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Image from page 526 of “Diseases of the rectum and anus: designed for students and practitioners of medicine” (1910)

Image from page 526 of “Diseases of the rectum and anus: designed for students and practitioners of medicine” (1910)
Heart Disease
Identifier: diseasesofrectum00gant
Title: Diseases of the rectum and anus: designed for students and practitioners of medicine
Year: 1910 (1910s)
Authors: Gant, Samuel Goodwin, 1869?-
Subjects: Anus Diseases Rectal Diseases
Publisher: Philadelphia : F. A. Davis
Contributing Library: Columbia University Libraries
Digitizing Sponsor: Open Knowledge Commons

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Text Appearing Before Image:
most widely practiced will be given.The Preparation of the Patient for Operation is an importantpart of the surgical treatment. The general health shouldbe carefully looked into, and, if found below par, it mustbe corrected as far as possible. The urine should be ex-amined to detect the presence of any kidney or bladder com- TREATMENT OF INTERNAL HEMORRHOIDS 435 plication. If the patient is suffering from malaria, a few dosesof quinine is beneficial. It is unsafe to operate for hemor-rhoids upon persons in the last stages of phthisis, Brightsdisease, diabetes, or organic heart disease, especially where ageneral anesthetic is necessary. On the morning of the day preceding the operation aHberal dose of some reliable cathartic—such as salts, licorice-powder, calomel, Carabaiia, or Hunyadi water—should begiven to clear the intestine. Three hours previous to the op-eration the bowel should be flushed with a copious high soap-suds injection, and this should be followed, one hour before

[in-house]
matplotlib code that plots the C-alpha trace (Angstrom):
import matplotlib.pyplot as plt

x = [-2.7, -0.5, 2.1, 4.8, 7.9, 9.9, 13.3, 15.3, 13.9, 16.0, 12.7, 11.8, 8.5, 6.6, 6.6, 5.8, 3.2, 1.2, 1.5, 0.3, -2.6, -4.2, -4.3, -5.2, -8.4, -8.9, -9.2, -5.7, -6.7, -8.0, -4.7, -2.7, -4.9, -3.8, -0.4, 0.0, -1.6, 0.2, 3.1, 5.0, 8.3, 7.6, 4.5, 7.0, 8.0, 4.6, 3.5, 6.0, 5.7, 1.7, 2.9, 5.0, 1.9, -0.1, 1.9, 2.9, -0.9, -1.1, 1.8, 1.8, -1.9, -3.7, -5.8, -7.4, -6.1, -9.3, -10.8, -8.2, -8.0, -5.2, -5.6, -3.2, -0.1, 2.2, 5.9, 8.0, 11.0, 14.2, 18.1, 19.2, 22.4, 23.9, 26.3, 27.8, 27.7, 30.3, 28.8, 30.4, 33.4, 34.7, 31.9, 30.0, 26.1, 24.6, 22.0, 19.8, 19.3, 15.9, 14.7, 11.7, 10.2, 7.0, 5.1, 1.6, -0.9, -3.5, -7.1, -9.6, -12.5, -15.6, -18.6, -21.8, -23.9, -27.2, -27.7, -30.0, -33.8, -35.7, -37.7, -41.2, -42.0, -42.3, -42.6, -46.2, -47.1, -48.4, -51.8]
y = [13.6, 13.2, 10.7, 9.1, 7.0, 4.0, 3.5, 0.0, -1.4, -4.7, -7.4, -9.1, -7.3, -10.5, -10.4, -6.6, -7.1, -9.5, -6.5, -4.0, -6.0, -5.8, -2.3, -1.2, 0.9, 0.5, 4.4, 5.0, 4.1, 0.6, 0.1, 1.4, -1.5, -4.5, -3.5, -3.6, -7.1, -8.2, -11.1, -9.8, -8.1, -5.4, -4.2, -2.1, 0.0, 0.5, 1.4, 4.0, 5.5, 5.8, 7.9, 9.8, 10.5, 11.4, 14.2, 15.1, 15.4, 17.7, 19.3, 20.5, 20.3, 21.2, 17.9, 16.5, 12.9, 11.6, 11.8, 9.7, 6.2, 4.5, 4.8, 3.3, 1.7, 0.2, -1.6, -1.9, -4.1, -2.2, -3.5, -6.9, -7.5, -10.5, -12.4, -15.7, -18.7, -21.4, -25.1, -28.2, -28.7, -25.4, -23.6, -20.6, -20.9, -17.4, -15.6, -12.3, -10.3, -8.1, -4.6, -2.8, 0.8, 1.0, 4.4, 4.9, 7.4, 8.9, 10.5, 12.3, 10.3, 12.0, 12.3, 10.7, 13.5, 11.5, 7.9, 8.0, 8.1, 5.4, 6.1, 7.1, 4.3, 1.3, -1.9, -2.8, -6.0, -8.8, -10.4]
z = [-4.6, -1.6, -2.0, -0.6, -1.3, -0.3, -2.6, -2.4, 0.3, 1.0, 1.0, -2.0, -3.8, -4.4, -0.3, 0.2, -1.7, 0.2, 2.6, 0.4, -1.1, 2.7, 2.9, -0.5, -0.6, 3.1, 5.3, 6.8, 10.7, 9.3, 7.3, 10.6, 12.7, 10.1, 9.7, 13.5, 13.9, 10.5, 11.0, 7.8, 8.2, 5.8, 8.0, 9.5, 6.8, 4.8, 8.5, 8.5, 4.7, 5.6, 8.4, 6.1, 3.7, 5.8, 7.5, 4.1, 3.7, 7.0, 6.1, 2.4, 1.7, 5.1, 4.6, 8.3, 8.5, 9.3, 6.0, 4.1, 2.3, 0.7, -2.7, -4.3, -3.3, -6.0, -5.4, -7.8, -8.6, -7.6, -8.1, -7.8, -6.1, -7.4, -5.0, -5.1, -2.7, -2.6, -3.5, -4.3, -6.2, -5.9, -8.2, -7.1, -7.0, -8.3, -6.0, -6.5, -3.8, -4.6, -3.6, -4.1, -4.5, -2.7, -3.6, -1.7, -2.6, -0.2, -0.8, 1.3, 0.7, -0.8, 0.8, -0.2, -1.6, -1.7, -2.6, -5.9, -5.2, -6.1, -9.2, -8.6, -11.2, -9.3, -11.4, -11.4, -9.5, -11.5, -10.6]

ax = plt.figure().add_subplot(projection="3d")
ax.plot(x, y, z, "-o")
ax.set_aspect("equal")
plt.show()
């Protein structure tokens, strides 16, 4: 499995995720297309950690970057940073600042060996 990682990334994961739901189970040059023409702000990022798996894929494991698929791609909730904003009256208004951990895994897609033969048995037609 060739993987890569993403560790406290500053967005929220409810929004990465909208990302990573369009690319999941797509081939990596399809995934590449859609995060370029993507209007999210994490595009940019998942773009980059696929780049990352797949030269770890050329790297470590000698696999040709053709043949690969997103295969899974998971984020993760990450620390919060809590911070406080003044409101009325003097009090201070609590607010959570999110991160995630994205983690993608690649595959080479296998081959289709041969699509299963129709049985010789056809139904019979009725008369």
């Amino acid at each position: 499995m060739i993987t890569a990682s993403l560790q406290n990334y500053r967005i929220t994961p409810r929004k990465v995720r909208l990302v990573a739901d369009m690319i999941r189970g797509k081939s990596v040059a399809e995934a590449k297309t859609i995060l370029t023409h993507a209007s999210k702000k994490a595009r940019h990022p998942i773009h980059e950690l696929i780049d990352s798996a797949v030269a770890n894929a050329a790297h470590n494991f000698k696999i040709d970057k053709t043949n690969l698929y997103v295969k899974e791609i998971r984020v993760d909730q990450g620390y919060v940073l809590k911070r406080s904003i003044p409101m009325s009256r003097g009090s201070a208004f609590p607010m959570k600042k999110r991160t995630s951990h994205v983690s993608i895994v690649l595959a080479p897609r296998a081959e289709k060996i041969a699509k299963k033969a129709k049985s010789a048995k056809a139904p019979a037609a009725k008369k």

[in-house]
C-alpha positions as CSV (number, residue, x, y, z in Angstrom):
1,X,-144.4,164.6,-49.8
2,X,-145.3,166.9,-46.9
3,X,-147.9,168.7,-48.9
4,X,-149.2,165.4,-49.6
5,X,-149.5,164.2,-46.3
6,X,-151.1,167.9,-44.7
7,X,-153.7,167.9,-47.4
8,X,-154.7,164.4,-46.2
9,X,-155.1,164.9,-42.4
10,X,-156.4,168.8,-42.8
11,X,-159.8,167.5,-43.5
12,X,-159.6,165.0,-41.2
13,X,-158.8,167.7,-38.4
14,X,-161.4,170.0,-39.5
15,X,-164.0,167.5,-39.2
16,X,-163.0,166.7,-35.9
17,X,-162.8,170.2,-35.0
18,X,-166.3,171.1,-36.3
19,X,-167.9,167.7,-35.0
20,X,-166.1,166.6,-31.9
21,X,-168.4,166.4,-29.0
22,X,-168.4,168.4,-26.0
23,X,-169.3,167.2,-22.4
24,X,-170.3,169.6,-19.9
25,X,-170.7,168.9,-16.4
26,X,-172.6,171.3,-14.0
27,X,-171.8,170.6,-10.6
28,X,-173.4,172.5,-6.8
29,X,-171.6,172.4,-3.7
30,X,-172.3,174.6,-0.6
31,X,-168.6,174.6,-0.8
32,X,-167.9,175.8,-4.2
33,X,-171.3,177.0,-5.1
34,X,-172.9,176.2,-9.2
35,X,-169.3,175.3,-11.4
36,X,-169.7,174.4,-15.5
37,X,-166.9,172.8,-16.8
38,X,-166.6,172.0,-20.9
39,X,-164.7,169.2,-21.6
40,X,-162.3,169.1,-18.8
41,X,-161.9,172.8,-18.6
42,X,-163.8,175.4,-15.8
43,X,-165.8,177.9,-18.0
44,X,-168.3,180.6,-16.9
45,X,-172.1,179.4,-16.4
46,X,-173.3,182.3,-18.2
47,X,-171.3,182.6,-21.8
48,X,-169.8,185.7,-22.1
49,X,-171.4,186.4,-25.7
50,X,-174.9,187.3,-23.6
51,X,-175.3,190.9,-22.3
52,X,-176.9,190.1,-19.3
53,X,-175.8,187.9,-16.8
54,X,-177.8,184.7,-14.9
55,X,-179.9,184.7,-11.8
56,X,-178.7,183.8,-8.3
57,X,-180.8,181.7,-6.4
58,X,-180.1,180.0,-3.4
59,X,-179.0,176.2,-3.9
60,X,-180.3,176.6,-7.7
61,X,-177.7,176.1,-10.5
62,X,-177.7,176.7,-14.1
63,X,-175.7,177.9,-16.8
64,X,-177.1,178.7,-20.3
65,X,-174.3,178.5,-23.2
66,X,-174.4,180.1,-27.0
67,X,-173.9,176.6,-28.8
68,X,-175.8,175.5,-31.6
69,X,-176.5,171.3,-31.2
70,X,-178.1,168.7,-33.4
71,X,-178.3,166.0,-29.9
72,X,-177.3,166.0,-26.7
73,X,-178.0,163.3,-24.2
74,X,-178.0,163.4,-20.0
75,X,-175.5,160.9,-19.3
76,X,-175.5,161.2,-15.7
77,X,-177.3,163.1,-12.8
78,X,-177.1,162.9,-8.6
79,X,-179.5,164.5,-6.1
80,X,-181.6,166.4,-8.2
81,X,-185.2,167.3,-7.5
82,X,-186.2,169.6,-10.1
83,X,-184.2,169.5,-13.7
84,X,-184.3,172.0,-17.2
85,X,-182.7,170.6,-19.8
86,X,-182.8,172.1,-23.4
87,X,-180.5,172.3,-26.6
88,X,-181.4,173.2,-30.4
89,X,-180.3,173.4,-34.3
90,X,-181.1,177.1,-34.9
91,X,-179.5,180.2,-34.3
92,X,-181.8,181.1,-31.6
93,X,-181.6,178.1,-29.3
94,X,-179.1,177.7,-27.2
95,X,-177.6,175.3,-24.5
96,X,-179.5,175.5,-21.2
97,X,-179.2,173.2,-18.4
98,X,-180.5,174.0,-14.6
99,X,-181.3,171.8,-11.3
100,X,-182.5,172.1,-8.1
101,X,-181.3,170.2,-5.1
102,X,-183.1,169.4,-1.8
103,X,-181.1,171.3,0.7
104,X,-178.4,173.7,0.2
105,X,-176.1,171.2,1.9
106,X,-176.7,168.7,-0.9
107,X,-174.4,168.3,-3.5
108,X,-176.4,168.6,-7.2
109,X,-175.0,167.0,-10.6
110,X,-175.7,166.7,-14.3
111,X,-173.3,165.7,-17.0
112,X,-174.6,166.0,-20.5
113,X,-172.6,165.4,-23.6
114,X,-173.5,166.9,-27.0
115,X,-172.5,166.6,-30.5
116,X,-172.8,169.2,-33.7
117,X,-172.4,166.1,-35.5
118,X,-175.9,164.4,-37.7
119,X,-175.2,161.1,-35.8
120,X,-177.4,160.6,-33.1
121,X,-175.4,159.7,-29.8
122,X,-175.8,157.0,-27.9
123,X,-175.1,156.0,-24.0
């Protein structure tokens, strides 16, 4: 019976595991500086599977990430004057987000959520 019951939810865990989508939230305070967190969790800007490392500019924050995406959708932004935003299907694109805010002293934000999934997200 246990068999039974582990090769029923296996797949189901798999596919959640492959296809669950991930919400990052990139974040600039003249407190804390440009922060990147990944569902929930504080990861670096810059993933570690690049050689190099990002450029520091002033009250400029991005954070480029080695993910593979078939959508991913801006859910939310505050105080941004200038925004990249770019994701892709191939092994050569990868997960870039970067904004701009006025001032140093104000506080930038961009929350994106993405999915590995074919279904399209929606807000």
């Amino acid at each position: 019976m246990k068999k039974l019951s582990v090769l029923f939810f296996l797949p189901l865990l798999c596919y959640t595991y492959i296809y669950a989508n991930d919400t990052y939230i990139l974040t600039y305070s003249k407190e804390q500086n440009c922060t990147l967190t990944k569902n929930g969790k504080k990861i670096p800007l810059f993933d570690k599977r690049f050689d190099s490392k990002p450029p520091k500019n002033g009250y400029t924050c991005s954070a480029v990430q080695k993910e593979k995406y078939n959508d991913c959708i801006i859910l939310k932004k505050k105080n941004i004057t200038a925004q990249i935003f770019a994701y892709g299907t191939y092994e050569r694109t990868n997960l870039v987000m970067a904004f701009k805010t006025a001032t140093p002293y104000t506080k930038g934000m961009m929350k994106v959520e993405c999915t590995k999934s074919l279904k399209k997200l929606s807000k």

Text Appearing After Image:
Fig. 140.—Dilatation of the Sphincter Ani. the operation, by a small enema of warm water and suf-ficient glycerin to excite slight tenesmus. This enema shouldnever consist of more than 1 pint (500 cubic centimeters), be-cause if a larger amount is used a part of it will remain in thecolon and may subsequently flow down over and soil thefield of operation. The external parts should be thoroughlycleansed, and, if necessary, shaved; but, unless the wound isto be sutured, the writer omits the shaving, because of thediscomfort caused the patient during the period when the hairsare growing out. When a general anesthetic is to be given,no food should be taken for several hours previous. 436 DISEASES OF THE RECTUM AND ANUS The following are the operations which have been sug-gested for the relief of internal hemorrhoids^:— 1. Clamp and cautery. 2. Ligature. 3. Excision. 4. Injection of caustic and astringent solutions. 5. Submucous ligation. 6. Cauterization: (1) by puncture, (2) linear,

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